1948 - 2022


Spring 2009

GIST Magazine
Ellen's grandson Mattia Arnoldi Bridge Builder Extra ordinaire on Campus. For ribbon cutting, left to right: Ingeborg, Ellen, Mattia, Herb, Rex, Love, with Sylvia on camera.

In This Issue:

God's Pocket
A Touch Of Balance

My Energy Is Free

EJ Shares
Freedom From Guilt

Practitioner Letter
A Fairytale-or Maybe Not!


Practitioner Letter - Spring 2009 Issue

A Fairytale - or Maybe Not!

JENNY CAME RUNNING into the kitchen, ready for the cup of hot cocoa I had promised her after the long hours of hard play outside. Hanging up her jacket she asked, "Can you tell me the story of the little rabbit that wanted to grow up in a castle?"

So we cuddled up in the big easy chair in the living room and I began:

Once upon a time there was a rabbit family living in the dense brush, just behind the little house of a wise man that lived in the wood since many, many years. Well, mother rabbit had five young children, all still too small to live on their own. They were all fine babies, only little Xaver worried her sometimes as he was so curious about the big world out there that even with his eyes still closed he wanted to go and explore it. One evening, just as he was about to fall asleep he said dreamingly, "Mom, I want to grow up in a castle." At this moment the wise man just passed their house and understanding the language of animals, he said to little Xaver, "Be careful what you wish for, the universe hears what you think about, and it just might come true." Xaver just sighed with excitement and went off into dreamland. As it so happened, Rex, a knight in shining armor from the nearby castle, found Xaver as he was once more sticking his little nose out of the rabbit house. "Hmm," Rex thought to himself, "The Princess might like this little creature as she feels sometimes lonely in the big castle." And so it came that the knight laid the little creature at the Princess’ feet. "Oh my oh my Rex," she exclaimed, "this is so small and has its eyes still closed, how can I ever take care of it?"

Well, you see Jenny, at the time the story happened, they did not have computers, from which you could ask questions - but they had something we now would call the Worldwide Troubadour Net. A troubadour was like a travelling newspaper, going from castle to castle, singing the latest news to kings and queens and princes and princesses and knights too.

Well, that evening, after dinner, the Troubadour was singing as if to the Princess alone. He sang of the sorrows and challenges of raising little rabbits - and that they just liked to die when they are not raised in the warmth of their mother’s home. His song was beautiful and all the words rhymed, but they left the princess very sad. To cheer her up a bit, he gave her the recipe of a magical potion that he once had found on an ancient scroll, and which should help make little Xaver big and strong.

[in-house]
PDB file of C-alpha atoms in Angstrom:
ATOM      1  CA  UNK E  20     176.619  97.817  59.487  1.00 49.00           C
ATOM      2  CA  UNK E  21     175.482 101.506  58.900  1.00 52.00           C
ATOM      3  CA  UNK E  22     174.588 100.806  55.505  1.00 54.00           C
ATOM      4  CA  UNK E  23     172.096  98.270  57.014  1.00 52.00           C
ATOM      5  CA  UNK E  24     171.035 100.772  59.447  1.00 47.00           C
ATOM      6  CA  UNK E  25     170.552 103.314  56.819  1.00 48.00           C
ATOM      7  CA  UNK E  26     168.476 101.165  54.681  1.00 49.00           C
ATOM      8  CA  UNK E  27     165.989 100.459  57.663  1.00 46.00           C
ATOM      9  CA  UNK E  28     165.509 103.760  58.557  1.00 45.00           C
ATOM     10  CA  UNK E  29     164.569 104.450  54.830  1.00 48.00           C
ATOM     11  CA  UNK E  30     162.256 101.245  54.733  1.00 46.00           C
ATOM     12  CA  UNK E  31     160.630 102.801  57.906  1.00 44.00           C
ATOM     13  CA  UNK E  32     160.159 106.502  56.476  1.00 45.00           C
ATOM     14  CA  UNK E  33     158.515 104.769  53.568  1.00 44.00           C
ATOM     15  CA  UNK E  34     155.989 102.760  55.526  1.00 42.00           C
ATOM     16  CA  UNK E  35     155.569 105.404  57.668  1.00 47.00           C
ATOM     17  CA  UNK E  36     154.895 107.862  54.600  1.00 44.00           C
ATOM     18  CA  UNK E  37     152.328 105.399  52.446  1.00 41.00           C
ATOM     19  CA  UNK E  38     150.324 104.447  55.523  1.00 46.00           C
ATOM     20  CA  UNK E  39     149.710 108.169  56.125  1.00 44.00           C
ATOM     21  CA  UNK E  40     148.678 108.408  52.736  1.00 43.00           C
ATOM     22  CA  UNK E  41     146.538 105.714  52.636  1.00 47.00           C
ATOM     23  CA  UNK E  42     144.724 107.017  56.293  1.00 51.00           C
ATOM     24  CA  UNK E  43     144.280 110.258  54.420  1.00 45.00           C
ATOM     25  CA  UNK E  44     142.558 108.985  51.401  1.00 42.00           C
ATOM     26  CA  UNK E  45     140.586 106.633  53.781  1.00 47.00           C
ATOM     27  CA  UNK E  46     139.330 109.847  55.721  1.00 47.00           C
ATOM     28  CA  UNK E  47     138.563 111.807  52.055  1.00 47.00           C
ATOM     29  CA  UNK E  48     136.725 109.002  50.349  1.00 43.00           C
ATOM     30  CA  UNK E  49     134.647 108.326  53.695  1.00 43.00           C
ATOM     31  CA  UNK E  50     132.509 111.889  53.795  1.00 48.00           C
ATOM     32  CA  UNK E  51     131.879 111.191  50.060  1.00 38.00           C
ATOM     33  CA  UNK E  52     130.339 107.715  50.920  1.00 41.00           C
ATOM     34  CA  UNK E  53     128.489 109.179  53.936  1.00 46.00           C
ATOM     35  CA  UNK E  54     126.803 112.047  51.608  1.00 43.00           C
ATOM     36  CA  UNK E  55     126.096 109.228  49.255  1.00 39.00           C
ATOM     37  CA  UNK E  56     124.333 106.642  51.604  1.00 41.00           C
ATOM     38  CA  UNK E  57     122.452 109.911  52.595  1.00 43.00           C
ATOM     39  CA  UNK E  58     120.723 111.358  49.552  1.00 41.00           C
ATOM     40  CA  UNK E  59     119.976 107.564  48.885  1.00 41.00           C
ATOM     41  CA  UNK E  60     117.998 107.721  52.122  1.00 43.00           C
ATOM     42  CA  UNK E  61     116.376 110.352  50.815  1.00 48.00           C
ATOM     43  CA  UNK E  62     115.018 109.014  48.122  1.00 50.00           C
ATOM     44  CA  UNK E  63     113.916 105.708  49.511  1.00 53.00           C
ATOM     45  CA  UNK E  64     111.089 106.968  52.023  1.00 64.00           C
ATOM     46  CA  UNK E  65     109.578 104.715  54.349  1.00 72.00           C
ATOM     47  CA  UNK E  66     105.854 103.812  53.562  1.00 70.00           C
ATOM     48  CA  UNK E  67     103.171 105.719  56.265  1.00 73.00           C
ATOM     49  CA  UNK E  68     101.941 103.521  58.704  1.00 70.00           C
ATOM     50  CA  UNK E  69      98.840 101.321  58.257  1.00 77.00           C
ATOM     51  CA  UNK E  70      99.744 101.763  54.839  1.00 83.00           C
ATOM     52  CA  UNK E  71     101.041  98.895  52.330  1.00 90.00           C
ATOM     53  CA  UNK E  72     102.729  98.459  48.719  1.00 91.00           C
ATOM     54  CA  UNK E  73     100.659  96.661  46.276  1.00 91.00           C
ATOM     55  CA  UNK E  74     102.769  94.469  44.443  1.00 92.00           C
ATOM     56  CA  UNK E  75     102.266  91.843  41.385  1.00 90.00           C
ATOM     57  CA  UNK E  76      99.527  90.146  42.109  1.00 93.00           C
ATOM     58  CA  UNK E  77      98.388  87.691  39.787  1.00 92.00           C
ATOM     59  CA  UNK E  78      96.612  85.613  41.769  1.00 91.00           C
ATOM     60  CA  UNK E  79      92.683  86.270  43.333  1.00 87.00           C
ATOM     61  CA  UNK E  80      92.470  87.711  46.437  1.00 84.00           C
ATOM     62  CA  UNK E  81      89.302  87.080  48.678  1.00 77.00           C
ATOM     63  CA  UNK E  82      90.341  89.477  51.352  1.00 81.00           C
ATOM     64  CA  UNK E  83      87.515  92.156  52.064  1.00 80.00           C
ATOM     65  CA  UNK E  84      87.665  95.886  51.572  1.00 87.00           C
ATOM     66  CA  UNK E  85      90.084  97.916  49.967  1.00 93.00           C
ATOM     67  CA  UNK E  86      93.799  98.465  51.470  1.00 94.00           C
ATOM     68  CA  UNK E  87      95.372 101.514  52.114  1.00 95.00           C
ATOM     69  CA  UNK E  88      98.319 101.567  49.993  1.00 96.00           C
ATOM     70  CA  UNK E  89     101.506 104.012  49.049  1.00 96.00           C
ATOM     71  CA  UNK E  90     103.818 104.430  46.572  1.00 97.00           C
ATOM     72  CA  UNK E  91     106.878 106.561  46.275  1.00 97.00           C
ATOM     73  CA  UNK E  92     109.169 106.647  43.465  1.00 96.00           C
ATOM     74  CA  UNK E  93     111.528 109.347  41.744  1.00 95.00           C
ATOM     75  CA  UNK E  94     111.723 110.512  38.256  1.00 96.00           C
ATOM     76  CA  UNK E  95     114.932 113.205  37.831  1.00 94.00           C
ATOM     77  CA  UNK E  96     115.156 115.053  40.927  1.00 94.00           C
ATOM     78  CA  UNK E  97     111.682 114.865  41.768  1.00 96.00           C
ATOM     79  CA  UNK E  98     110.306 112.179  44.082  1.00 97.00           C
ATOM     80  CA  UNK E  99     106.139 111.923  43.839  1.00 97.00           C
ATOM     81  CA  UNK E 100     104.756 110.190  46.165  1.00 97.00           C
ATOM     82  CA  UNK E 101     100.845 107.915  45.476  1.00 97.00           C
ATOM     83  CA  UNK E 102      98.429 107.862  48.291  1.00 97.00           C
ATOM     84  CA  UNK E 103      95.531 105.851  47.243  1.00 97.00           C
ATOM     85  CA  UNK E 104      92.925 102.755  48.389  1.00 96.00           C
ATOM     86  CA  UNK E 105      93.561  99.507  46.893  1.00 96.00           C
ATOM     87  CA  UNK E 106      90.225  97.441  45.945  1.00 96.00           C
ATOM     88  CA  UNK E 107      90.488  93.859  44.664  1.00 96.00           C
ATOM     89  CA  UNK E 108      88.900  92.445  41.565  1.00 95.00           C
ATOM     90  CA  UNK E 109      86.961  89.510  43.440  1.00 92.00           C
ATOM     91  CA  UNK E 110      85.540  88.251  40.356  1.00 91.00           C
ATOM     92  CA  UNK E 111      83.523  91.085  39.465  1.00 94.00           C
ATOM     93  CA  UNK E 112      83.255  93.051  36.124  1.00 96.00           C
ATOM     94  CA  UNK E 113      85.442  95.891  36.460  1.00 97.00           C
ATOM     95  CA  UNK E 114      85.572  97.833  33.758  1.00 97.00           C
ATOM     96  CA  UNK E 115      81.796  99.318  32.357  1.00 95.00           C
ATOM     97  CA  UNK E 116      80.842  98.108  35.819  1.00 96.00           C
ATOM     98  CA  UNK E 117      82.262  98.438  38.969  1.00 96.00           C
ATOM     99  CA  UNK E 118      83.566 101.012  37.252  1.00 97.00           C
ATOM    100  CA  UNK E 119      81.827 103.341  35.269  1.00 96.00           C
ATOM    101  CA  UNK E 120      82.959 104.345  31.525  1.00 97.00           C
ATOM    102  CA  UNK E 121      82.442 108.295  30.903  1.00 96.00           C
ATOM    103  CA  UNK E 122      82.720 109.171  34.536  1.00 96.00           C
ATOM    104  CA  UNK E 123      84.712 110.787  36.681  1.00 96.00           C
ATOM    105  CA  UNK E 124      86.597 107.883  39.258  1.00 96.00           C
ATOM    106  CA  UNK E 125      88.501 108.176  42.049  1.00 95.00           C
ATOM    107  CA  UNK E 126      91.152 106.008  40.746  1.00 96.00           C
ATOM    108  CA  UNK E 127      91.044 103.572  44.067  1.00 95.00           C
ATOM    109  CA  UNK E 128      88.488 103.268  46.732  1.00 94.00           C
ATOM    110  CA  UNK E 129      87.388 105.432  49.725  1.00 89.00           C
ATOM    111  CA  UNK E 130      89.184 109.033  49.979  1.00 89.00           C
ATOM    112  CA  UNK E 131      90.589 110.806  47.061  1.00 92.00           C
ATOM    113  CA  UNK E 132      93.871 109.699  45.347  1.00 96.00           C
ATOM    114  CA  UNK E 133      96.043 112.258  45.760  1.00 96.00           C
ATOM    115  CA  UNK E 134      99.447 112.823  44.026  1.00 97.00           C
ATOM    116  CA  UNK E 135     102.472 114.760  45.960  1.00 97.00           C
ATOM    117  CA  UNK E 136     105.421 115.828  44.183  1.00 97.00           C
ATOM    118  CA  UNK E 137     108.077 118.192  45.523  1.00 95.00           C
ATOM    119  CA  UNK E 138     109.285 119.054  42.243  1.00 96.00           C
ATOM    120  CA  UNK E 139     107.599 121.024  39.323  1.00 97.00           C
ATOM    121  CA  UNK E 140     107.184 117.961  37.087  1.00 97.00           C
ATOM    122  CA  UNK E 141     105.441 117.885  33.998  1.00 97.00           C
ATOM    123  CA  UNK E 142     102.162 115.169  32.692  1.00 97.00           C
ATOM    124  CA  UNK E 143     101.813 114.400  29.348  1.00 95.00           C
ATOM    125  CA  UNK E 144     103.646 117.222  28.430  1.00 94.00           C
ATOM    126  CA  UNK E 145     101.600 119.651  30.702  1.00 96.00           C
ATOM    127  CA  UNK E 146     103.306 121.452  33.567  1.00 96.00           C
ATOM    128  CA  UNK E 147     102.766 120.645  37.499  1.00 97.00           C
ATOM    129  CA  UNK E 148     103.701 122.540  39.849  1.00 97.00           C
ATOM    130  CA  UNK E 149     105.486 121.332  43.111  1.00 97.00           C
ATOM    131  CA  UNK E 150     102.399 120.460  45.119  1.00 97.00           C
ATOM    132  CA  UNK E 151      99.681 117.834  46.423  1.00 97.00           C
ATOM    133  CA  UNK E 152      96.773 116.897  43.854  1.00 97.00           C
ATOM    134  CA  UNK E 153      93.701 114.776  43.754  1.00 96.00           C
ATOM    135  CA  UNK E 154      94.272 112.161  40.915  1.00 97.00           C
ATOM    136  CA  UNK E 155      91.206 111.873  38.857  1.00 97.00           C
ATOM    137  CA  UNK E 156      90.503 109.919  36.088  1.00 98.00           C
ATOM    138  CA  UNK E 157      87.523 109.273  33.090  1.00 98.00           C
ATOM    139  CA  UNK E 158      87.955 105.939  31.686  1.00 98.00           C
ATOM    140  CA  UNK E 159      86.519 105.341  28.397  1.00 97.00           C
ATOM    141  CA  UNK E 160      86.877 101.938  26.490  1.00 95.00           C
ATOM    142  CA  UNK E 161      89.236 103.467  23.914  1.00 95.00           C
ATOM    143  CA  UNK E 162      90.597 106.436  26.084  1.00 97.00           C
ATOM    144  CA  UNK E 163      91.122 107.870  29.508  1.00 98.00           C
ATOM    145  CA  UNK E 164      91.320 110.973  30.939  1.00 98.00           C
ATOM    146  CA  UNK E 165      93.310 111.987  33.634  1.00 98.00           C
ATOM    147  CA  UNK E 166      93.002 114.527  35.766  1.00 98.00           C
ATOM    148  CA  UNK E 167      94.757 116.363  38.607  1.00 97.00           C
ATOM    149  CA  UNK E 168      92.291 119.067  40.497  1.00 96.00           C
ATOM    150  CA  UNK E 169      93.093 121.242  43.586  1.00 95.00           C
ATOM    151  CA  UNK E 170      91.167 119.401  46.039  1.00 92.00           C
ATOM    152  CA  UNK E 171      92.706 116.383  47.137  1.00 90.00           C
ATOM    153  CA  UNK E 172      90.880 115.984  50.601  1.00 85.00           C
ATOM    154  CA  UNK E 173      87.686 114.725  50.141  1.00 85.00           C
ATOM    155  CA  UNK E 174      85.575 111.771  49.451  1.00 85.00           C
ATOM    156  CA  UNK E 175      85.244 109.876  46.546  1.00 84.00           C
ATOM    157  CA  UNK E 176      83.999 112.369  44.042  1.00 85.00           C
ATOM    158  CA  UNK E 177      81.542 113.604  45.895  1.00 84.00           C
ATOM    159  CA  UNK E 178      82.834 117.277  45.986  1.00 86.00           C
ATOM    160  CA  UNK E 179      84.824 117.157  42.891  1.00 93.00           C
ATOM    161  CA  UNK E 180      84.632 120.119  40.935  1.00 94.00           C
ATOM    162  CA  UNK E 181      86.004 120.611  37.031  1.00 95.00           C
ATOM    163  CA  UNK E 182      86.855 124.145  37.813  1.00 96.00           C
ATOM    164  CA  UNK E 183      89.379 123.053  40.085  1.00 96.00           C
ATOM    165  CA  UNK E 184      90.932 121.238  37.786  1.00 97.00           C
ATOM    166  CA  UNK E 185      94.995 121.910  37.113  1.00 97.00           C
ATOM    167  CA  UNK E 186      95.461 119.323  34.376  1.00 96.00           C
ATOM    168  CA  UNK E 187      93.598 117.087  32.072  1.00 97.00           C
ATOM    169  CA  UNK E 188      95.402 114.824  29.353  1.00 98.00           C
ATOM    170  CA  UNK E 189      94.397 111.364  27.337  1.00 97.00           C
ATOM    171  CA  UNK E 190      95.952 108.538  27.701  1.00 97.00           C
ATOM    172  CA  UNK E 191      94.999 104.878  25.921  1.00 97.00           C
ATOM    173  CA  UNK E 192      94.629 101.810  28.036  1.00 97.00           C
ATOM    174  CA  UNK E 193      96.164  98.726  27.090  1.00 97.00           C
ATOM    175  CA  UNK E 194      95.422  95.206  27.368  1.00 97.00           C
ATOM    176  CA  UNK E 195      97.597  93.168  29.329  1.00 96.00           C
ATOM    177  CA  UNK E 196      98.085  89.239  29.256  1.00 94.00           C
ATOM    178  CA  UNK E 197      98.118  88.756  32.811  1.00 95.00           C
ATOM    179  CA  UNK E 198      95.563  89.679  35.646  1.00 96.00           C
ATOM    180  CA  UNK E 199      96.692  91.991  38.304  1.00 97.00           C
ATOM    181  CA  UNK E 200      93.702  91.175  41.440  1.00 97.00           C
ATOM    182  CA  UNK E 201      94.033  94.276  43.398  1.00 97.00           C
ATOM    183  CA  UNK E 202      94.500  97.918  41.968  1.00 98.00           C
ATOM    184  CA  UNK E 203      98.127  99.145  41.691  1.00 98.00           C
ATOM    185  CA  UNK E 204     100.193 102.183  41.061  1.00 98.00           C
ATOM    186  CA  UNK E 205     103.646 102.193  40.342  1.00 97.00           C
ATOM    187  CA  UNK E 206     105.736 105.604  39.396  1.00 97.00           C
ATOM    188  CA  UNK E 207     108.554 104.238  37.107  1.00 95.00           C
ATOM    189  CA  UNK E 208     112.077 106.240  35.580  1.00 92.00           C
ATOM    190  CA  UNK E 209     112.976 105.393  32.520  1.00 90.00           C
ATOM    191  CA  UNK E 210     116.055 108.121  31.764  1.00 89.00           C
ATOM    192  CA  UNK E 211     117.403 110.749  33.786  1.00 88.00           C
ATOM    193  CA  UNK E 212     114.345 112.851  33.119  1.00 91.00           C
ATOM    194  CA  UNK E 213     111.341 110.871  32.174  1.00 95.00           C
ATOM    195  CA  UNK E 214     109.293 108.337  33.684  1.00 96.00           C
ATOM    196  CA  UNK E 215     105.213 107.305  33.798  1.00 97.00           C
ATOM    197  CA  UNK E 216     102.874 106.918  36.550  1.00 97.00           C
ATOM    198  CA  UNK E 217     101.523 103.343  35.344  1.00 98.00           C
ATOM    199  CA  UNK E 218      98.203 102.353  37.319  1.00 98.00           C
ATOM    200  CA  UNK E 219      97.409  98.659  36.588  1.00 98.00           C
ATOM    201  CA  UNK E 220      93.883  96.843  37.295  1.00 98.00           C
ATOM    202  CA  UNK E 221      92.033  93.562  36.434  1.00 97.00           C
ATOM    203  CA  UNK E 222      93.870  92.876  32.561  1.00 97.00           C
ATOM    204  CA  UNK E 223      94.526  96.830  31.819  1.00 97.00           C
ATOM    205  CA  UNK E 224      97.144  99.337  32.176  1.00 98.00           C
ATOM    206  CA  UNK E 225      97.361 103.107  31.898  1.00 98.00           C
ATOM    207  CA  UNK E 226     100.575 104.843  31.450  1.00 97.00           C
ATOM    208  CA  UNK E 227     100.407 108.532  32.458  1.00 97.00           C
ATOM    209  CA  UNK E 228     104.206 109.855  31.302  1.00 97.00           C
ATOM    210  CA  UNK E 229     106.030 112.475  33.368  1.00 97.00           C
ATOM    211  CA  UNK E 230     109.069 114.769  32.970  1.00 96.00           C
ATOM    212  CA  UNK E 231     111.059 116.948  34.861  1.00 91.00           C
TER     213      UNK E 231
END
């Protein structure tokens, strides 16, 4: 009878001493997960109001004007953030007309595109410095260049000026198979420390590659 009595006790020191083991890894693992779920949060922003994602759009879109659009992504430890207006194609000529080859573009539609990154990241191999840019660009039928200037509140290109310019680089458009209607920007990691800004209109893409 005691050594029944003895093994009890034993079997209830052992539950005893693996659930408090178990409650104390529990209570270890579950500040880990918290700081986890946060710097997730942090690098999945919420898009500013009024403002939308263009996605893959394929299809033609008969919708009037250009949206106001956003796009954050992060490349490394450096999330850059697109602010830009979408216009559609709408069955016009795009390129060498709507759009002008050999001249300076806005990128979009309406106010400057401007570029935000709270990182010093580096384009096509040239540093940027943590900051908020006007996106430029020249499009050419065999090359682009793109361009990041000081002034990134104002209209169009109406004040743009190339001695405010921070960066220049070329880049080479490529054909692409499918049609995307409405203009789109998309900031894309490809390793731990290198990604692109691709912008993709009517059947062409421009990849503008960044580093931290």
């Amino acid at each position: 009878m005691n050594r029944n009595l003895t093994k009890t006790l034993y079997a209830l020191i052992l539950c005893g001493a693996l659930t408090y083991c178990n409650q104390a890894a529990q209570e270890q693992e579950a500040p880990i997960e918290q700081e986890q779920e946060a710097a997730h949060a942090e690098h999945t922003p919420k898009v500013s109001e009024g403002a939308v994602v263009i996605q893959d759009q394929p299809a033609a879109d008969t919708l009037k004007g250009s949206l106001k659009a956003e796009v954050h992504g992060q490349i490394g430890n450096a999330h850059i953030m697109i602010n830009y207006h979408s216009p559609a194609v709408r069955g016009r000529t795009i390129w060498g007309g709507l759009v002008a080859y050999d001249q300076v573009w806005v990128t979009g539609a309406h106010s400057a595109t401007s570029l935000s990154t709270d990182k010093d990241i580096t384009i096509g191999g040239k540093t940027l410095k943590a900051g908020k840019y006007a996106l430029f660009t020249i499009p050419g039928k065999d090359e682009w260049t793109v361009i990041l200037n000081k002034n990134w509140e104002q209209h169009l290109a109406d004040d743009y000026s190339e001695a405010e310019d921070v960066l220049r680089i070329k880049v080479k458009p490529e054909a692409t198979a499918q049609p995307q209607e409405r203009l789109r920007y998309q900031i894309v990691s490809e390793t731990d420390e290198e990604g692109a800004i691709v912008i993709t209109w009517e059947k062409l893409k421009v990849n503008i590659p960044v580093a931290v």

The next morning as the princess was walking in the woods, she saw the wise man in front of his hut. She told him the story of Xaver and her worries about the little creature. "Well, my beautiful Princess," he said, "Be careful what you are thinking about - because the universal intelligence that is in and all around you hears what you are thinking about - and your worries might just come true! Instead, my wise one, say and think good things about your little companion, tell him that he is whole and perfect, and tell yourself that you like yourself, and you will see that all is in divine order soon."

His kind words gave her courage and she took care of the little creature with all her heart and soul and the wonderful things she was thinking about herself and little Xaver, made her very happy indeed - and she no longer felt lonely. As it so happens, when we like ourselves and all is in divine order in our world, a handsome young prince came along and married her on the spot. And they lived happily ever after.

"But," Jenny was pulling on my sleeve, "What about Xaver, what became of him," she anxiously pleaded. Oh, oh, yes, you are right! Indeed, the Princess’ love, together with the magical potion did their work. In no time Xaver was big and strong and just as curious as always--looking forward to explore the world with open eyes and an open heart. And that is just what he did - and he too lived happily ever after - and he told everybody who wanted to hear it and even to those who did not want to hear it, that he had made a wish to grow up in a castle and that it worked because in his heart he new that his wish would come true.

Again Jenny was pulling on my sleeve, "Is Xaver like the little rabbit that you are raising," she asked. Yes, I said - and you know what - I found the recipe for the magic potion on the Worldwide Web, and it is just the same like the princess got from the Troubadour. Jenny peeked curiously into the box next to our chair. She giggled with delight, "He looked at me, and wiggled his little nose," she exclaimed! Can we make a picture?" Of course I said.

Here they are!


And - by the way - nothing happens by chance! Smile.

—Dr Sylvia M Enz